Kyodo: Brazilian workers protest layoffs at J companies


Handbook for Newcomers, Migrants, and Immigrants to Japan\Foreign Residents and Naturalized Citizens Association forming NGO\「ジャパニーズ・オンリー 小樽入浴拒否問題と人種差別」(明石書店)JAPANESE ONLY:  The Otaru Hot Springs Case and Racial Discrimination in Japan
Hi Blog. I’m glad the media is picking this up. People who have been here for decades are being laid off. And instead of getting the representation that shuntou regularly entitles regular Japanese workers, they’re resorting to the only thing they have left (save repatriation): Taking it to the streets.

A reliable source told me yesterday that he expects “around 40%” of Brazilian workers to return to Brazil. They shouldn’t have to: They’ve paid their dues, they’ve paid their taxes, and some will be robbed of their pensions. They (among other workers) have saved Japanese industries, keeping input costs internationally competitive. Yet they’re among the first to go. A phenomenon not unique to Japan, but their perpetual temp status (and apparent non-inclusion in “real” unemployment stats, according to some media) is something decryable. Glad they themselves are decrying it and the media is listening. Kyodo article follows, with more on Japan Probe. Arudou Debito in Sapporo


Brazilian workers protest layoffs

TOKYO —Some 200 Brazilian workers on Sunday protested over layoffs by Japanese companies, which are forcing many of them to leave the country despite their community having been integrated in Japan for more than two decades. The demonstrators, who included mothers with their children, marched through the center of the Ginza shopping district, calling for the government’s support for stable employment.

The crowd, many holding Brazilian flags, demanded “employment for 320,000” Brazilians in Japan. “We are Brazilians!” they shouted in unison. “Companies must stop using us like disposable labor.” Since 1990, Japan has given special working visas to hundreds of thousands of Brazilians of Japanese descent, many of whom have taken up temporary positions as manual laborers in factories.

Amid the global economic downturn, however, many are being laid off and being forced to return to Brazil. They are often overshadowed by the 85,000 Japanese contract workers also said to be losing their jobs by March.

“No matter how hard we worked in Japan, we are being cut off because we are contract laborers,” said Midori Tateishi, 38, who came to Japan nearly 20 years ago. “Many of us are totally at a loss with children and a housing loan.”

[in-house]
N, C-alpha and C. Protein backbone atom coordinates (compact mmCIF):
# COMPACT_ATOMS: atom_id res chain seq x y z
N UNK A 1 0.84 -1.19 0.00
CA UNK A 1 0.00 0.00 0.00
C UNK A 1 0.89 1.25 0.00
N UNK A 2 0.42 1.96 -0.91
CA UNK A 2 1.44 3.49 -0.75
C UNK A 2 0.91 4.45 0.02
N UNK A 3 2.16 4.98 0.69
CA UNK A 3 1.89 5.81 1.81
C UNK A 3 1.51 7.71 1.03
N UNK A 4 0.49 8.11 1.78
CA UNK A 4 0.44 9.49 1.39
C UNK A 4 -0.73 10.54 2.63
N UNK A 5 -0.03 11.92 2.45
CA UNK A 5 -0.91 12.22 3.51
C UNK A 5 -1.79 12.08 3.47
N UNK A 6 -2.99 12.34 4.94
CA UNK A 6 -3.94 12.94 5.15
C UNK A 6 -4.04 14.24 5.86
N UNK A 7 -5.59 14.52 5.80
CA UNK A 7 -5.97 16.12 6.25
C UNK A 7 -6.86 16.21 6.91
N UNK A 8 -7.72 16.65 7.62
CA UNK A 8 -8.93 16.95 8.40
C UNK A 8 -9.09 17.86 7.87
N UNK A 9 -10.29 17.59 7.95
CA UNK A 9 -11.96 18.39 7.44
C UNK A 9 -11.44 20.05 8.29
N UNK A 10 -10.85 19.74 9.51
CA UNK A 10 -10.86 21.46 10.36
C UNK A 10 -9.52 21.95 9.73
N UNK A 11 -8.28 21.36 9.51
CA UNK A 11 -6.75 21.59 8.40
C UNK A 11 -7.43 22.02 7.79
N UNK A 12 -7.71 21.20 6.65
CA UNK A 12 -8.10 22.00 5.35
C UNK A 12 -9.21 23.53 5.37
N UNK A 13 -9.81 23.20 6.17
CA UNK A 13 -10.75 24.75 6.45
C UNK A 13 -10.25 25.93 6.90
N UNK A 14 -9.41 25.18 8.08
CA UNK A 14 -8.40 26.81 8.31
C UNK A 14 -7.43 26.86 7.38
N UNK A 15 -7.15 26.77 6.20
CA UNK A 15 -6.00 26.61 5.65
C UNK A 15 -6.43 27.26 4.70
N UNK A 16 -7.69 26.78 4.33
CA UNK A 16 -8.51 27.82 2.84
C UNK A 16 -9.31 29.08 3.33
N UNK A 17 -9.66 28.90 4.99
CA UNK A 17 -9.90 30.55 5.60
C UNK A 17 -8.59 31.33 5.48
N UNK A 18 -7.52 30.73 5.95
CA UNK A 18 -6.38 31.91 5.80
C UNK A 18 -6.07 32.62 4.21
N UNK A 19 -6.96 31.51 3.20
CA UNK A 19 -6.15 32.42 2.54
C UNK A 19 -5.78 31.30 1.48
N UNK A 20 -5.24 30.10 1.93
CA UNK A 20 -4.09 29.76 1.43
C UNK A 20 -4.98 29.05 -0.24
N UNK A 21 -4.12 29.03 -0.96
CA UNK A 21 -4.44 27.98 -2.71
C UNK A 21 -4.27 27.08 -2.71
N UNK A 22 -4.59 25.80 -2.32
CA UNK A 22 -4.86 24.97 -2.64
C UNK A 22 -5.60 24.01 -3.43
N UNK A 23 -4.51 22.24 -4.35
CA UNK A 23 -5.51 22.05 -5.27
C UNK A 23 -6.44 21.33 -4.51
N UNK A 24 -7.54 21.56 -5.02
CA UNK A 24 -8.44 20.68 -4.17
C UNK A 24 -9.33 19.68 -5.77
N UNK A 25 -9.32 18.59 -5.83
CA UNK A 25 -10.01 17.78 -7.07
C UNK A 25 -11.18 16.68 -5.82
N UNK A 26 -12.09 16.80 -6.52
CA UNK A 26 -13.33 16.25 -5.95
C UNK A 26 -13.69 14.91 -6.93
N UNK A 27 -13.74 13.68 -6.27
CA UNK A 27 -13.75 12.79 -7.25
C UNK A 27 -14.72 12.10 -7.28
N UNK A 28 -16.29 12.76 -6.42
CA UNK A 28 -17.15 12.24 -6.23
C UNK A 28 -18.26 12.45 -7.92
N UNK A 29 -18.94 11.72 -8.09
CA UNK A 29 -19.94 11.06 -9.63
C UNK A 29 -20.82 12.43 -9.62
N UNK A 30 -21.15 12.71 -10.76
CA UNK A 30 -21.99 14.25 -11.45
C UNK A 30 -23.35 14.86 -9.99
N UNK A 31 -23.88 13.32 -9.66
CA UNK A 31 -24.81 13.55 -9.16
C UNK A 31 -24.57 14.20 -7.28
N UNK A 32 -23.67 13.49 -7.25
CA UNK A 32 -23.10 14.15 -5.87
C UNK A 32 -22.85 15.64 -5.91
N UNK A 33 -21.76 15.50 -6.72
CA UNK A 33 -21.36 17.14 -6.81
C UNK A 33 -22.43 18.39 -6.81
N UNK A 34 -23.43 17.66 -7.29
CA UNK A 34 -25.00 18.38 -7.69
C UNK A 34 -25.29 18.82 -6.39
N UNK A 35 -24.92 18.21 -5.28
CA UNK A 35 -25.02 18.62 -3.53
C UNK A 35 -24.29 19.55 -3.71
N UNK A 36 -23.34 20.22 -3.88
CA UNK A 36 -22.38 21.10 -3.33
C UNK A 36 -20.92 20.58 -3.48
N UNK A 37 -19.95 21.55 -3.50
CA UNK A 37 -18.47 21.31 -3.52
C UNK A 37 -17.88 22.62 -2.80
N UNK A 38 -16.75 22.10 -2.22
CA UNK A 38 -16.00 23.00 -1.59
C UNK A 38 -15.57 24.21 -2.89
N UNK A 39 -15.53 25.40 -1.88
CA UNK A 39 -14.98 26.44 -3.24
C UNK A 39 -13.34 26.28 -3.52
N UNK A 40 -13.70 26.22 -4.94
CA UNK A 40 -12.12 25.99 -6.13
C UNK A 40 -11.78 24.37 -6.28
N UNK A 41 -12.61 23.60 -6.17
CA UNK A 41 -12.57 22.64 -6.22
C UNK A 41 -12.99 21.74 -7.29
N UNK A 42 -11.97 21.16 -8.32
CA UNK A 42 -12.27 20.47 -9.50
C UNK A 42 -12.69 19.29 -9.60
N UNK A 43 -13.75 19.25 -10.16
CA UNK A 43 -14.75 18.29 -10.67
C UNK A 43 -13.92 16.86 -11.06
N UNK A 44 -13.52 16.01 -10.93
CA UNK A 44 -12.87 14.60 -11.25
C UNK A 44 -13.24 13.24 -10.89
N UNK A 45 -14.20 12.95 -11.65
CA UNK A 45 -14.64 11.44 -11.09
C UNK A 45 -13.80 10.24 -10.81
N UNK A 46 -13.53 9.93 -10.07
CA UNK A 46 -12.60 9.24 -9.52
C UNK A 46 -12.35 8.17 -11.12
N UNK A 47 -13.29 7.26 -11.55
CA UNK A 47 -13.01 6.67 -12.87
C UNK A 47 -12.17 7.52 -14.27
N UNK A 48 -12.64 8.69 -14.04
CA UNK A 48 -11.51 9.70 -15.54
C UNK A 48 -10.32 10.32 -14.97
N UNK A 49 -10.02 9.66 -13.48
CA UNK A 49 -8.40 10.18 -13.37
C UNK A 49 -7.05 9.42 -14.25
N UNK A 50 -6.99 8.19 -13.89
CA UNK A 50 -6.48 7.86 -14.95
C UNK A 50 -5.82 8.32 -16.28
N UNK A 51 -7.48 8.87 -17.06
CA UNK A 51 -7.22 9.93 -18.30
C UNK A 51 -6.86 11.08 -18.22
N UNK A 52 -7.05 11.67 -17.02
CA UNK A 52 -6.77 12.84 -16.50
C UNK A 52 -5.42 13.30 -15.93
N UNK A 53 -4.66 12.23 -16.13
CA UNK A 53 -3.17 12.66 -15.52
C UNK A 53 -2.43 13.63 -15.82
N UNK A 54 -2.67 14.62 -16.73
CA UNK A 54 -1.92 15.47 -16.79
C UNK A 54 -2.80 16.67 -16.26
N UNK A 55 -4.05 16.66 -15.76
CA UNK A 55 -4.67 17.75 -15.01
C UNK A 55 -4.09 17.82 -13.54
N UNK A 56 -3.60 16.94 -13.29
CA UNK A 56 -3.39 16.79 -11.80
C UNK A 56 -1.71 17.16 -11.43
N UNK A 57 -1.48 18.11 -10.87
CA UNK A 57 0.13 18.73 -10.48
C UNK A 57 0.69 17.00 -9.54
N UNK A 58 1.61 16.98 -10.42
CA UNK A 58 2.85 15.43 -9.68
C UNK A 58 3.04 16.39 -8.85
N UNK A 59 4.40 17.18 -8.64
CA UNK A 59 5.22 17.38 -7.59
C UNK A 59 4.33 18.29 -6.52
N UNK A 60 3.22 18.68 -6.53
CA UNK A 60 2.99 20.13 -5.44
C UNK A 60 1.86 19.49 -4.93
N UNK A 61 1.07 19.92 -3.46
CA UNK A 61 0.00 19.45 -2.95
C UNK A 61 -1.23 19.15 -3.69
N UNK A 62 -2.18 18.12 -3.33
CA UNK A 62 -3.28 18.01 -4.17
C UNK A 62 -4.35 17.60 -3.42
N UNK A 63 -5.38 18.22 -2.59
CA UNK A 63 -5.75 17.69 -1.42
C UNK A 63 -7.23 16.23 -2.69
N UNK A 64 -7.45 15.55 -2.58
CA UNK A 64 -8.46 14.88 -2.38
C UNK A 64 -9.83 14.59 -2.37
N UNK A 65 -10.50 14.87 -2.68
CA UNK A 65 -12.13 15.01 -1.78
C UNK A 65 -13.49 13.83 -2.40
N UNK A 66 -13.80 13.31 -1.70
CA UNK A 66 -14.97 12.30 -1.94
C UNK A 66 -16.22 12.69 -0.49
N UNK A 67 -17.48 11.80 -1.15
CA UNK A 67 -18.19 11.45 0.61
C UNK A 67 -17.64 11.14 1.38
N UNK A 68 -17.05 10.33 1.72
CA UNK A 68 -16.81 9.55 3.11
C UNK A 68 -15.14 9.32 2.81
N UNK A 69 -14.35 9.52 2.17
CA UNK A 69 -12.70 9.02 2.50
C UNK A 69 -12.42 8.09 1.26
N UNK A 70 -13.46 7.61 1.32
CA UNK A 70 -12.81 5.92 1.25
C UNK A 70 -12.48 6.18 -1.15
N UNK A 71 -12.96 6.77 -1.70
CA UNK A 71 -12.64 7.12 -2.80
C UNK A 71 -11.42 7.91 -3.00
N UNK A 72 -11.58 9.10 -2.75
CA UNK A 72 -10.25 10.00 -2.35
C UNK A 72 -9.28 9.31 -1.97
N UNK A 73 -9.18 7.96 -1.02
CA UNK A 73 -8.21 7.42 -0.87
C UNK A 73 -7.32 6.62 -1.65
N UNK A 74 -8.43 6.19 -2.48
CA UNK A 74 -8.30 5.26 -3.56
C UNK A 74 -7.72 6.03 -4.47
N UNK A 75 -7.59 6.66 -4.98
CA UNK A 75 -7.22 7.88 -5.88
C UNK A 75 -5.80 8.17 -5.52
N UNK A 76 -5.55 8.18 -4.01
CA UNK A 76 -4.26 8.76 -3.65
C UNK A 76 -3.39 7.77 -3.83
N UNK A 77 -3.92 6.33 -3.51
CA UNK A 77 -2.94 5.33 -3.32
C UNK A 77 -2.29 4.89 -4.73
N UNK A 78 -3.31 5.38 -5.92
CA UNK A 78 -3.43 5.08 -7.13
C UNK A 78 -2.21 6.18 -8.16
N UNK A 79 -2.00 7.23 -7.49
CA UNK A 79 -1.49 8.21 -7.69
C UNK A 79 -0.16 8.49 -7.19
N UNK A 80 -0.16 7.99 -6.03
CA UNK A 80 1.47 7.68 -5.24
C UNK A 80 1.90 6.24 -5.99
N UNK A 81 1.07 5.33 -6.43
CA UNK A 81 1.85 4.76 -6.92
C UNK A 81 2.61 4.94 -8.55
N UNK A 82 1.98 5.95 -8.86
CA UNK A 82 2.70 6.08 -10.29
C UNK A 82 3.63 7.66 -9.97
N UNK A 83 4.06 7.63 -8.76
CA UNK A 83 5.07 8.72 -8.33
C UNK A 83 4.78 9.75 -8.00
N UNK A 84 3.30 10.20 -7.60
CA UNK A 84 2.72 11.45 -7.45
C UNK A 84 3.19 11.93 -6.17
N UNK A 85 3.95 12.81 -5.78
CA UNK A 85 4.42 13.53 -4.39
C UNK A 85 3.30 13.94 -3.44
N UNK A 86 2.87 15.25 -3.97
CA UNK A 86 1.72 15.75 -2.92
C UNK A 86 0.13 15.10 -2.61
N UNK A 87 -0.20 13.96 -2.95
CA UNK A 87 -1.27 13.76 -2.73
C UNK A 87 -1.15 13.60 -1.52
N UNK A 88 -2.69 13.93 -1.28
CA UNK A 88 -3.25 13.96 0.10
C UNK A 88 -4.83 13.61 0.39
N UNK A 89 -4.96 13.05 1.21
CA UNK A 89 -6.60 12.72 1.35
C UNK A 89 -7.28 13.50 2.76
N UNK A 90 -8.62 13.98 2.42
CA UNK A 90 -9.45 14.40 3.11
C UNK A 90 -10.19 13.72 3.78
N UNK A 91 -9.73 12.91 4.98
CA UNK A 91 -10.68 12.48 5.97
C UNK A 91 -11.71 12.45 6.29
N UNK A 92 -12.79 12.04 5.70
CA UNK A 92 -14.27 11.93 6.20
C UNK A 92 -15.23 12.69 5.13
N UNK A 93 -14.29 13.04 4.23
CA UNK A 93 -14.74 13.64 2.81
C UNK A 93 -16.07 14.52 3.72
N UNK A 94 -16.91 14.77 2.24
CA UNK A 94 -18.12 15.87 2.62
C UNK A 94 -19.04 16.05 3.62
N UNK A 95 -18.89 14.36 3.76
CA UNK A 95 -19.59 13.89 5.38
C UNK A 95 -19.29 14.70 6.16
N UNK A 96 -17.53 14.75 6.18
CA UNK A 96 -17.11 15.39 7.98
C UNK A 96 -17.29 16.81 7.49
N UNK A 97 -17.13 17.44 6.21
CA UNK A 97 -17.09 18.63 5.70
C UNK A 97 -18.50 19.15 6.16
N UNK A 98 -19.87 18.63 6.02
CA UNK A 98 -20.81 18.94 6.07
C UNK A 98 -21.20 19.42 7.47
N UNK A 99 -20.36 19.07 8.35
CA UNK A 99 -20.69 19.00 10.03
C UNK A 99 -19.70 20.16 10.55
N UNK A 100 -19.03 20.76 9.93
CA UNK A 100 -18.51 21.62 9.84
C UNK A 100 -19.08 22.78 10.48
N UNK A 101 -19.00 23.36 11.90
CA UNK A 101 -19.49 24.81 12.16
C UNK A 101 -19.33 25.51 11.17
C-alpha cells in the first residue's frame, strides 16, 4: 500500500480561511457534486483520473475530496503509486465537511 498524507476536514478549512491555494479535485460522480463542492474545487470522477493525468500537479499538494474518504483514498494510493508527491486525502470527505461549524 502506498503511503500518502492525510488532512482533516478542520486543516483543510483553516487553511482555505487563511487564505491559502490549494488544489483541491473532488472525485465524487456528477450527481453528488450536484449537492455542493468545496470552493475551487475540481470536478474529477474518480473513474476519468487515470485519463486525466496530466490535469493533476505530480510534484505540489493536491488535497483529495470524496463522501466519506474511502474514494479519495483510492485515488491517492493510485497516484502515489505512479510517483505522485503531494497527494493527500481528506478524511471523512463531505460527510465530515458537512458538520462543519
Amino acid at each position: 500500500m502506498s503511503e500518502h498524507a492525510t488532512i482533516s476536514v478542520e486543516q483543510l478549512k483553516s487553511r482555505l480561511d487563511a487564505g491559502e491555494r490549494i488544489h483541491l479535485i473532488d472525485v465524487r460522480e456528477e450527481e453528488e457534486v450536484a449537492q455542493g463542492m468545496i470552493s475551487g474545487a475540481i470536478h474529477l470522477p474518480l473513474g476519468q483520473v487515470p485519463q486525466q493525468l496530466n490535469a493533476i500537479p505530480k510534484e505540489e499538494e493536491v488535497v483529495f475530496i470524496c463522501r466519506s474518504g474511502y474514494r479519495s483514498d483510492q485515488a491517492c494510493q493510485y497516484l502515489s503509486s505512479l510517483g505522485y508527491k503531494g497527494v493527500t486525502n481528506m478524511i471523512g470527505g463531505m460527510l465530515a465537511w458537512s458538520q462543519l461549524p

Wire reports


5 comments on “Kyodo: Brazilian workers protest layoffs at J companies

  • > Japan has given special working visas to hundreds of thousands of Brazilians of Japanese descent

    Just curious: what is special about their working visas as opposed to the regular working visas?

    — They are longer, renewable, have labor rights, and are not limited in terms of types of work they can do. See HANDBOOK Chapter 1.

  • And yet Debito, in say 5 years time when the economy is looking all rosy again, I bet these very same companies will crying out about the shortage of cheap exploitable labor and look to employ thousands of cheap Brazilians again. Well I just hope these Brazilian workers stick up 2 fingers at them…

  • You have to love the governments (grown adults in their 60`sor whathaveyou) logic behind allowing Brazilians of Japanese decsent.

    `They are expected to adapt more easily into the language and culture`

    lol? Because they have Japanese blood? It`s like saying I`d fit in if I went to Austria tomorrow to work.

  • Disgusting, pure and simple, and it’s not only happening in Japan. We are seeing similar disregard of workers’ rights here in Canada where farmers/processors are summarily “repatriating” migrant workers recruited from Mexico, Guatemala, Thailand and Jamaica, though they haven’t been here as long. They had paid into Unemployment Insurance but then couldn’t collect and were sent home by the company before they had time to mount a defense, within a few days.

    Fortunately there is a group called Justicia working to help them in Canada. Maybe Japan needs/has a similar NGO?


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